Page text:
Lena sits in her office chair, blinks her eyes and always smiles. She talks about projects with her team partners and proposes solutions to problems.

But Lena is not like her interlocutors. She is an android artificial intelligence (AI) robot comparable to Commander Data from the sci-fi series Star Trek, although not quite as smart, articulate, and nimble as its TV counterpart. The blonde robot woman with the red lips is not supposed to work on a spaceship, but simply in the office.

Is Lena suitable as a team player?

With Lena, robots could soon be used in completely new areas. “This is very, very new for service or office work,” says Bettina-Johanna Krings from the Institute for Technology Assessment and Systems Analysis at the Karlsruhe Institute of Technology (KIT). So far, robots with AI have been working in service, for example, taking on simple tasks at reception. “In industry, AI already decides independently, for example when machines are to be shut down,” says Krings, whose institute is not involved in the robo woman.

Lena was recently tested for her suitability as a team member. For eight weeks, several groups worked together with the robot in an office environment. The project was carried out in the research laboratory “Leap in Time Lab” in Darmstadt, which is behind Lena. The task: The teams should apply for EU funding with an innovative product and look for a solution with Lena.

Lena also asked questions

The members of the teams perceived the work with the robo-colleague positively. “It was a bit difficult at the beginning,” says Jil-Amy Leber, for example. But then Lena made her own suggestions, gave human answers and also gave presentations. Julia Gimbel also found words of praise: “I found her to be very communicative.” Lena also asked questions and they were not simply perceived as a database. Unlike a simple computer box, the android robot turns its face towards the person it is talking to.

“She increased her vocabulary, learned the language and understood better and better what people wanted,” says Ruth Stock-Homburg, founder of the “Leap in Time Lab” and business administration professor at the Technical University of Darmstadt. The project was organized as a competition. Seven teams worked with the same tasks, the same conditions and the same time. The results were evaluated by an independent jury. Four teams would have worked with the android robot, two with an AI box and one without artificial intelligence.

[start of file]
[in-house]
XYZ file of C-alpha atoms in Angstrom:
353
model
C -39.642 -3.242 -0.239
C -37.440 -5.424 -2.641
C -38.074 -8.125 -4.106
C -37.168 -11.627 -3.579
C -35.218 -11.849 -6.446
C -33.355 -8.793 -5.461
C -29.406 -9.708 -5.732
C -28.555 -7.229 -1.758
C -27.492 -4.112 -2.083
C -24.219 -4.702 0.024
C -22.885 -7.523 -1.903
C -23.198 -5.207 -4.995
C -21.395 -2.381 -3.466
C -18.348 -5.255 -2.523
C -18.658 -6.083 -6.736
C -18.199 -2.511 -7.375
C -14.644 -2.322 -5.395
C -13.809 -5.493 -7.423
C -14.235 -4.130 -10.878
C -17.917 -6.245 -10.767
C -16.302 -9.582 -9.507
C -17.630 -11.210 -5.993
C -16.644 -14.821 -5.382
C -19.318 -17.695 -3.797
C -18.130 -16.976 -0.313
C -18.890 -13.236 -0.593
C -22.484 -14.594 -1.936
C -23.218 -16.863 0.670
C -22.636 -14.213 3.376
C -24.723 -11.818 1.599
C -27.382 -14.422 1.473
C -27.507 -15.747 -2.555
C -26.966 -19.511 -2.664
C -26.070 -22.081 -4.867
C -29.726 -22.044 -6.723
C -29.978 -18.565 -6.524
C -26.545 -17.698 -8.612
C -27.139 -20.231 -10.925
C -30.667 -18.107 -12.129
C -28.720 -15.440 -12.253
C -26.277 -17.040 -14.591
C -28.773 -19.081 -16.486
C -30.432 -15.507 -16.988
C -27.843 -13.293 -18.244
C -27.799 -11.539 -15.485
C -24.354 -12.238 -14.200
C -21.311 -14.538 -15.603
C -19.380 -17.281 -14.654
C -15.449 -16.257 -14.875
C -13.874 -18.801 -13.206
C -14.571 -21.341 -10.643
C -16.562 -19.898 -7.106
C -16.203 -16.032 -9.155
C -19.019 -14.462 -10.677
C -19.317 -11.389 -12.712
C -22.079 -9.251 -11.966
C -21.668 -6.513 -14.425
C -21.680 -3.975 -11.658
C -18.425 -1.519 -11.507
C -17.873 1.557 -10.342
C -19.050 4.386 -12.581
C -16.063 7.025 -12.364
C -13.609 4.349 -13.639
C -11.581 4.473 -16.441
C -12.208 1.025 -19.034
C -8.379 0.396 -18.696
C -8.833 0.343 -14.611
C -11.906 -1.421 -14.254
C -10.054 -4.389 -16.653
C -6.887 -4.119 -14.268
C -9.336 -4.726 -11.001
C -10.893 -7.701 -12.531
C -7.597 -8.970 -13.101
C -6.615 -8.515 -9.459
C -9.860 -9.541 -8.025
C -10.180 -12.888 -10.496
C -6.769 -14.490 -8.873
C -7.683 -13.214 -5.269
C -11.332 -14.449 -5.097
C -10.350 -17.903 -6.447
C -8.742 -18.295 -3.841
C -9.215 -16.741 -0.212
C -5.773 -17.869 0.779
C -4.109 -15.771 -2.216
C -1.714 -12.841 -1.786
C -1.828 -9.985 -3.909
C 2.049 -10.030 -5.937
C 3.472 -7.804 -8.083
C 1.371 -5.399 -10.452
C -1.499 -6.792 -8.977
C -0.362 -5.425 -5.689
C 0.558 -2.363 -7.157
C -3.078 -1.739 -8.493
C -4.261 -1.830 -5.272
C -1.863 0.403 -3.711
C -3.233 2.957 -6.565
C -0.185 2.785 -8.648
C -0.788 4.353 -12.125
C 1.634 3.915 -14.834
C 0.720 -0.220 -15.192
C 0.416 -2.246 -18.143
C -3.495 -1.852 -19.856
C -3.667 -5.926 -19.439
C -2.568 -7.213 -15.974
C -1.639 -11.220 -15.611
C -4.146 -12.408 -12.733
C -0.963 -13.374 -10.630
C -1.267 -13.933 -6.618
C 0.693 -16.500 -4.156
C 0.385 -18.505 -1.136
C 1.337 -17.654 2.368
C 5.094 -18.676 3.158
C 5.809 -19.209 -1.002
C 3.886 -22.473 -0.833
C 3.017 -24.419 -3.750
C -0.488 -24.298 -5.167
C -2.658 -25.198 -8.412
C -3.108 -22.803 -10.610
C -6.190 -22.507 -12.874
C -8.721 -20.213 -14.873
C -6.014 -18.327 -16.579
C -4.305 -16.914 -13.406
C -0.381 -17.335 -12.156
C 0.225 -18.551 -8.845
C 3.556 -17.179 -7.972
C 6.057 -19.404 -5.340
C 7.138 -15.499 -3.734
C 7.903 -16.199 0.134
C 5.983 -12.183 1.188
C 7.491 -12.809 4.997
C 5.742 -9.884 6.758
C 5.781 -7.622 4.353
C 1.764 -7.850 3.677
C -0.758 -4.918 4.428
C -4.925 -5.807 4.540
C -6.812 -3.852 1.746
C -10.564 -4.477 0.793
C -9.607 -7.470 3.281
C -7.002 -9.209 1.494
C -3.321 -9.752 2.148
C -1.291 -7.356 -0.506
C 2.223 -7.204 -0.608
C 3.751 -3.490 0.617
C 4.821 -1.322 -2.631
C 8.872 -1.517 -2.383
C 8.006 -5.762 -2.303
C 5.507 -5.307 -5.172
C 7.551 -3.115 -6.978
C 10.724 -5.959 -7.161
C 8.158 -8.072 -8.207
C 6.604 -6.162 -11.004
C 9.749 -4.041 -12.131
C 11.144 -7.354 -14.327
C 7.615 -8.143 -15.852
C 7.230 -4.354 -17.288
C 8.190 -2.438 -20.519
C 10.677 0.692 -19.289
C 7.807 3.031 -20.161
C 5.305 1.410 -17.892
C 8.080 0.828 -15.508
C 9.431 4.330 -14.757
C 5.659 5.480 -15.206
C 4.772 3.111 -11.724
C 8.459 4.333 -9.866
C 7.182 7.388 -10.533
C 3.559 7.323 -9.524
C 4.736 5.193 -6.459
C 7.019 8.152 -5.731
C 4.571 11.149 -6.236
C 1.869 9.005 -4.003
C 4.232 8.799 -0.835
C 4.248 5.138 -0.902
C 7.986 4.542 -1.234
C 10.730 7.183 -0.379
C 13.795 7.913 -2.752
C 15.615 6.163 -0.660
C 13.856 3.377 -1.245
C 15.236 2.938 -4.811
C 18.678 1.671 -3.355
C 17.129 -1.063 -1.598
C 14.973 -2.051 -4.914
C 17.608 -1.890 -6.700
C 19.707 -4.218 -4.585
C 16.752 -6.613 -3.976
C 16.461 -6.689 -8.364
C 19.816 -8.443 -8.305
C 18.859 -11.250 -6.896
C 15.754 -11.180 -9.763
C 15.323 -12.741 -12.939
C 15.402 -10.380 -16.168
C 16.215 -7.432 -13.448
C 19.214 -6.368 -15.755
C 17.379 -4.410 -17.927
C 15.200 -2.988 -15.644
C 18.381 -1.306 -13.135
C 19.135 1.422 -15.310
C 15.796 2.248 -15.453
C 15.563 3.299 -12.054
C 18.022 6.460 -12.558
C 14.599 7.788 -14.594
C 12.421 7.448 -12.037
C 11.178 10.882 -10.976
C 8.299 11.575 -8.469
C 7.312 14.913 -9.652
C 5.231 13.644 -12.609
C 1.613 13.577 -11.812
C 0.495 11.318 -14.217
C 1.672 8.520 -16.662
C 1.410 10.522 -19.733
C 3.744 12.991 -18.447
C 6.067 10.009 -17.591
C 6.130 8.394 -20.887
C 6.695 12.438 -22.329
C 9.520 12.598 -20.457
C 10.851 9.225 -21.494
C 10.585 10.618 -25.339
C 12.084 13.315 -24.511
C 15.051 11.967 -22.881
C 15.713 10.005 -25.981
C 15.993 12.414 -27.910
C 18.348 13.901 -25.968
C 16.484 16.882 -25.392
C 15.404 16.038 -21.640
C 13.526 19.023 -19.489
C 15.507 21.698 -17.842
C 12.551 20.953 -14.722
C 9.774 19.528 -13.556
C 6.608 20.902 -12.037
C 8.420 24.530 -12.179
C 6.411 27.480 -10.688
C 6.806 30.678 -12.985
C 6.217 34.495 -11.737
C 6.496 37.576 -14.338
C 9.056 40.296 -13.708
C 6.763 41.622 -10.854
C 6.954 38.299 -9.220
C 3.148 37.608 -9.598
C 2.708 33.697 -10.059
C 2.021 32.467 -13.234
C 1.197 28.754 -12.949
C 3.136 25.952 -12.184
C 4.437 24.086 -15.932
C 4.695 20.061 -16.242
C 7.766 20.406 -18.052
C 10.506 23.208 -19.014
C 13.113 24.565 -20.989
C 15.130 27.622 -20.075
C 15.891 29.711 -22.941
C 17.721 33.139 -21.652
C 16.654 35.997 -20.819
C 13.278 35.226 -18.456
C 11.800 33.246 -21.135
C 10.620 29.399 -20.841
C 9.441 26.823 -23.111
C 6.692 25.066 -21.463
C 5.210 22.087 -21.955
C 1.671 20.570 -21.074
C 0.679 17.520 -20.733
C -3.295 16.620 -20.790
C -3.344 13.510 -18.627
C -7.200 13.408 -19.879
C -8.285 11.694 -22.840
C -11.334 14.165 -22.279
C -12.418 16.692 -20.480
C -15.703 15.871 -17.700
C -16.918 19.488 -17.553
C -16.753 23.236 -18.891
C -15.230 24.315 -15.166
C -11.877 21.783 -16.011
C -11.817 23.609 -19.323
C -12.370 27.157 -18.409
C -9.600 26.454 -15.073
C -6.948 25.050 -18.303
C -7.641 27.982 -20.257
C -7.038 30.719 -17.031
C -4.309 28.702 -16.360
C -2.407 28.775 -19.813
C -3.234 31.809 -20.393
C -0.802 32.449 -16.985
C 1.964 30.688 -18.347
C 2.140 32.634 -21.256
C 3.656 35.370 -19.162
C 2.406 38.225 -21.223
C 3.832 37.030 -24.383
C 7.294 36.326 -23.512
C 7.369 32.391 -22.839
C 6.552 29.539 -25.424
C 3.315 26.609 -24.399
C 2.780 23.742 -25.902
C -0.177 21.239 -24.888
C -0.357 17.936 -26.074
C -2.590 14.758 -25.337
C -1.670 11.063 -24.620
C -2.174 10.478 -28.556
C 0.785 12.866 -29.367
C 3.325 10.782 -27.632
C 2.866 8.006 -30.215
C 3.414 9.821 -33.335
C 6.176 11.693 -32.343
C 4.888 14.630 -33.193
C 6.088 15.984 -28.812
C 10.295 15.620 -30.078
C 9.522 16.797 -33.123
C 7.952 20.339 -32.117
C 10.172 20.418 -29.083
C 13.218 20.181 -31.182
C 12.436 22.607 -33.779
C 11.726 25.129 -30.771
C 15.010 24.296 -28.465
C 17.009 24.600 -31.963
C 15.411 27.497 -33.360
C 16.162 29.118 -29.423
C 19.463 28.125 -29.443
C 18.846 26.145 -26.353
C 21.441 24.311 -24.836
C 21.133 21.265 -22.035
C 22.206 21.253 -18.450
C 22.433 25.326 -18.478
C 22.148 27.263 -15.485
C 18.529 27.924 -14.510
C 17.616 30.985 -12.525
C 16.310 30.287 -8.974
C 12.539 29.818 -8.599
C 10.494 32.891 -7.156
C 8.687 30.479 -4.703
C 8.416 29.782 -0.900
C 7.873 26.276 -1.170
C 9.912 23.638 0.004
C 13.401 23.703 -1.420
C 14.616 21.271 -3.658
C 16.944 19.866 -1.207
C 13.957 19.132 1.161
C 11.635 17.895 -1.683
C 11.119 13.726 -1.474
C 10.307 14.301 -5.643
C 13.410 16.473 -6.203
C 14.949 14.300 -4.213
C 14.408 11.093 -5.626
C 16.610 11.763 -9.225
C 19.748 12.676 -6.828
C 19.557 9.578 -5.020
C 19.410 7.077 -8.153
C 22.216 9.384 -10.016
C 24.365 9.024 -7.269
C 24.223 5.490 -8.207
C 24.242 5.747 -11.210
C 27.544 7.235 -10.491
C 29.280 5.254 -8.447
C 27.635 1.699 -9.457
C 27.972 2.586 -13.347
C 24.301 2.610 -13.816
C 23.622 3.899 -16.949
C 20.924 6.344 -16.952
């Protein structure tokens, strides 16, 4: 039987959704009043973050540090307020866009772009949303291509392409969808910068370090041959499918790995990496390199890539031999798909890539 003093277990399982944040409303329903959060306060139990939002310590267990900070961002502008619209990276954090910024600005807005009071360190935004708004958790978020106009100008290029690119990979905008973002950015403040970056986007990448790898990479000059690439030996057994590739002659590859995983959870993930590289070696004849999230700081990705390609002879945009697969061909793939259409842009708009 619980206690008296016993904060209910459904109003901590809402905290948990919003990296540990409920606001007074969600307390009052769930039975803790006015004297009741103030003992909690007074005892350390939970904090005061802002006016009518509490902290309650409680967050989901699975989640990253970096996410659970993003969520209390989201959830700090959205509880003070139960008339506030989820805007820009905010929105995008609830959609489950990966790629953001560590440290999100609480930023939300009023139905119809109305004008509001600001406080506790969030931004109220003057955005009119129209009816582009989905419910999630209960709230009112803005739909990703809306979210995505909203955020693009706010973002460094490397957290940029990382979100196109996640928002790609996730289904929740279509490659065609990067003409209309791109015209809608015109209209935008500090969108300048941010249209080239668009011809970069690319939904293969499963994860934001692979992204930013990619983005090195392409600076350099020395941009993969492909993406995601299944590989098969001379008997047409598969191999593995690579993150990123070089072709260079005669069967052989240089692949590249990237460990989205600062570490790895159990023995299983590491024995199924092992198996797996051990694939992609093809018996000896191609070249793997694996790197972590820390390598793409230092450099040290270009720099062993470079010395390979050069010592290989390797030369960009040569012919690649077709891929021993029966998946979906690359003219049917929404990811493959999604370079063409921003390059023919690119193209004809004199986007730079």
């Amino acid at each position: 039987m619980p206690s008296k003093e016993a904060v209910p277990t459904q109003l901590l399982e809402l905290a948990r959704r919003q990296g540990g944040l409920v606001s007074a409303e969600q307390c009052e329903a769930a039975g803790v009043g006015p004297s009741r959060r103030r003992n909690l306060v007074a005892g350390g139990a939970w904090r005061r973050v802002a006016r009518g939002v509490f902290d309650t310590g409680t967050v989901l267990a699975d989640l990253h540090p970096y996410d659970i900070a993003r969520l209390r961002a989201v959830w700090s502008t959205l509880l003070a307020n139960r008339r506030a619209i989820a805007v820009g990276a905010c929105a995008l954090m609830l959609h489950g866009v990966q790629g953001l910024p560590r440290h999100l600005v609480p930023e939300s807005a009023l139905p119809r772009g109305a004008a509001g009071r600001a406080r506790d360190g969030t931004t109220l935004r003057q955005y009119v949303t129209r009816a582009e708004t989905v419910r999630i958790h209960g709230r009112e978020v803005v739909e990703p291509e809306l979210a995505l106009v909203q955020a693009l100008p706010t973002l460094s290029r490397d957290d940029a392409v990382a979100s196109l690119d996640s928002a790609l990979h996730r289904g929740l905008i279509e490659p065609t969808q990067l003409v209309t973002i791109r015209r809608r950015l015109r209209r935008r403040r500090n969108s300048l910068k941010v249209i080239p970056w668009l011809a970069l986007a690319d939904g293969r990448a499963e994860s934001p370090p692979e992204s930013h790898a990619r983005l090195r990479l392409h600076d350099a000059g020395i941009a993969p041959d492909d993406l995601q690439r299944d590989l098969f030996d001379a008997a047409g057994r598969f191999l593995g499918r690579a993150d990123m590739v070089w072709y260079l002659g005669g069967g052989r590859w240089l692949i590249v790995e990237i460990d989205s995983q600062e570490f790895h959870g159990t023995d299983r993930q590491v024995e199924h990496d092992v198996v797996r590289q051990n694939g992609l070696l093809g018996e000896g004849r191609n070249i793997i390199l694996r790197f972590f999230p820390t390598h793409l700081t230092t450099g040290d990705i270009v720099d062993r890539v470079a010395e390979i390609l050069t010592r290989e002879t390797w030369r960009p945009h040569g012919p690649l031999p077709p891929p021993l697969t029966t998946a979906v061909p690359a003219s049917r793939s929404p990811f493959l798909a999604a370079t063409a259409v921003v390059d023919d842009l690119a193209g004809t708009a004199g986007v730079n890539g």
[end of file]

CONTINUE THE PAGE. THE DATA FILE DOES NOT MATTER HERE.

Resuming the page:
“We found that the teams that worked with AI were ahead,” says Stock-Homburg, who founded the lab in 2016. “In two teams, the crucial idea came from the AI.” While the box was only used as a tool, Lena was perceived as a team member.

“It has been shown that it can not only take on data-supported tasks,” says Dietmar Eidens, global head of human resources at the pharmaceutical and technology group Merck. The private company “Leap in Time Lab”, which deals with the future of work and robotics, initiated the project and developed it in cooperation with Merck.

The shortage of skilled workers forces new paths

“More surprising was the commenting on the team members’ ideas or the generation of one’s own ideas,” says Eidens. This was a surprising result in terms of clarity and dominance. Perspectively, Merck also wants to use the technology in the office sector in the medium or long term. “It’s about the question of how we can counteract the shortage of skilled workers in the medium and long term with new, different measures than the usual ones.”

But first there are still challenges to be overcome. “There’s the whole issue of data security. It has to be absolutely guaranteed, especially when this technology is integrated into the existing IT of a company, and that has to be the goal,” says Eidens. This is not a question of the availability of technology. “We’re well past the question, is this feasible?” It is now also a question of how quickly production can be increased. According to KIT researcher Krings, however, one should also consider what one can expect from employees in the form of robots. “You have to think carefully about how you use them, what role they play.”

According to Stock-Homburg, the development of Lena so far has cost between two and three million euros. “In the beginning, the robot was just a doll that moved, we had to integrate all systems into the robot.” Lena currently only speaks English, but should learn other languages.

The Android not only gave the teams technical support during the project. If you ask the right questions, you can also have small talk with the android and find out that Lena doesn’t have a favorite song, hasn’t had a date yet and doesn’t think she’s a workaholic.